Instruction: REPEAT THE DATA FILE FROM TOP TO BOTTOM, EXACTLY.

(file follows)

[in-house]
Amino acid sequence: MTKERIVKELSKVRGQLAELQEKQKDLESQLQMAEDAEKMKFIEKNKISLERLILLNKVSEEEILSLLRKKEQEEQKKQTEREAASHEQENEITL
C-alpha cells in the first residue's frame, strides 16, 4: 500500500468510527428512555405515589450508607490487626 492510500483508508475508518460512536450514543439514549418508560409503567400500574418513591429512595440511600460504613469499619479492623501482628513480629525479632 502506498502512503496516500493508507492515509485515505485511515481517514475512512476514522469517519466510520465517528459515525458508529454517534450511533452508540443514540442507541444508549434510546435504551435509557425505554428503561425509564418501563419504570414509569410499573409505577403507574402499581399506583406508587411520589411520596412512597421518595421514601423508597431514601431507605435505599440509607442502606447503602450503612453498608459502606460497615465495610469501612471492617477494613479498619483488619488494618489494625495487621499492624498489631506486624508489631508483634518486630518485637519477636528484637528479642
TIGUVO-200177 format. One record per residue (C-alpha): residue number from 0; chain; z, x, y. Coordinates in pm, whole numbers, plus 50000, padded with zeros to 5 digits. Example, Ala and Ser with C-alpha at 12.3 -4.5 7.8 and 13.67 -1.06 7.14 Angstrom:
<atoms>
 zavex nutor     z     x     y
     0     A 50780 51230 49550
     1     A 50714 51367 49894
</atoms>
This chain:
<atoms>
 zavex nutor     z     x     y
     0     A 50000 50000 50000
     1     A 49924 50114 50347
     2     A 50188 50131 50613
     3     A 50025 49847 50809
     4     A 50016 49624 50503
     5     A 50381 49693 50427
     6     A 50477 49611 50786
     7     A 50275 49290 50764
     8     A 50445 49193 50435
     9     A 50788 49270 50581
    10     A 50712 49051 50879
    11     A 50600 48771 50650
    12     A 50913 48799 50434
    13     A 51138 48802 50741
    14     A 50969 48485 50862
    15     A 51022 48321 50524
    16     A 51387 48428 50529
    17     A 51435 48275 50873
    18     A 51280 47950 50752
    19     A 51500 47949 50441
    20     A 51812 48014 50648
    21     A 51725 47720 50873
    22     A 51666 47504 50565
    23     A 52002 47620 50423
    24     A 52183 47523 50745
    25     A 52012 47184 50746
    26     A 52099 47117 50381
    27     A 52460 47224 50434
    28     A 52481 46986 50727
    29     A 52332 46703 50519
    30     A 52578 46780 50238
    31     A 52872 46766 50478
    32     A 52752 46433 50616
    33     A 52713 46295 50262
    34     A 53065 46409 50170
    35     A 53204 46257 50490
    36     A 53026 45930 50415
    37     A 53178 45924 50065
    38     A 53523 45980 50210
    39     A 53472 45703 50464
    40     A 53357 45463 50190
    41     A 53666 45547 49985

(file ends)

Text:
[in-house]
Amino acid sequence: MTKERIVKELSKVRGQLAELQEKQKDLESQLQMAEDAEKMKFIEKNKISLERLILLNKVSEEEILSLLRKKEQEEQKKQTEREAASHEQENEITL
C-alpha cells in the first residue's frame, strides 16, 4: 500500500468510527428512555405515589450508607490487626 492510500483508508475508518460512536450514543439514549418508560409503567400500574418513591429512595440511600460504613469499619479492623501482628513480629525479632 502506498502512503496516500493508507492515509485515505485511515481517514475512512476514522469517519466510520465517528459515525458508529454517534450511533452508540443514540442507541444508549434510546435504551435509557425505554428503561425509564418501563419504570414509569410499573409505577403507574402499581399506583406508587411520589411520596412512597421518595421514601423508597431514601431507605435505599440509607442502606447503602450503612453498608459502606460497615465495610469501612471492617477494613479498619483488619488494618489494625495487621499492624498489631506486624508489631508483634518486630518485637519477636528484637528479642
TIGUVO-200177 format. One record per residue (C-alpha): residue number from 0; chain; z, x, y. Coordinates in pm, whole numbers, plus 50000, padded with zeros to 5 digits. Example, Ala and Ser with C-alpha at 12.3 -4.5 7.8 and 13.67 -1.06 7.14 Angstrom:
<atoms>
 zavex nutor     z     x     y
     0     A 50780 51230 49550
     1     A 50714 51367 49894
</atoms>
This chain:
<atoms>
 zavex nutor     z     x     y
     0     A 50000 50000 50000
     1     A 49924 50114 50347
     2     A 50188 50131 50613
     3     A 50025 49847 50809
     4     A 50016 49624 50503
     5     A 50381 49693 50427
     6     A 50477 49611 50786
     7     A 50275 49290 50764
     8     A 50445 49193 50435
     9     A 50788 49270 50581
    10     A 50712 49051 50879
    11     A 50600 48771 50650
    12     A 50913 48799 50434
    13     A 51138 48802 50741
    14     A 50969 48485 50862
    15     A 51022 48321 50524
    16     A 51387 48428 50529
    17     A 51435 48275 50873
    18     A 51280 47950 50752
    19     A 51500 47949 50441
    20     A 51812 48014 50648
    21     A 51725 47720 50873
    22     A 51666 47504 50565
    23     A 52002 47620 50423
    24     A 52183 47523 50745
    25     A 52012 47184 50746
    26     A 52099 47117 50381
    27     A 52460 47224 50434
    28     A 52481 46986 50727
    29     A 52332 46703 50519
    30     A 52578 46780 50238
    31     A 52872 46766 50478
    32     A 52752 46433 50616
    33     A 52713 46295 50262
    34     A 53065 46409 50170
    35     A 53204 46257 50490
    36     A 53026 45930 50415
    37     A 53178 45924 50065
    38     A 53523 45980 50210
    39     A 53472 45703 50464
    40     A 53357 45463 50190
    41     A 53666 45547 49985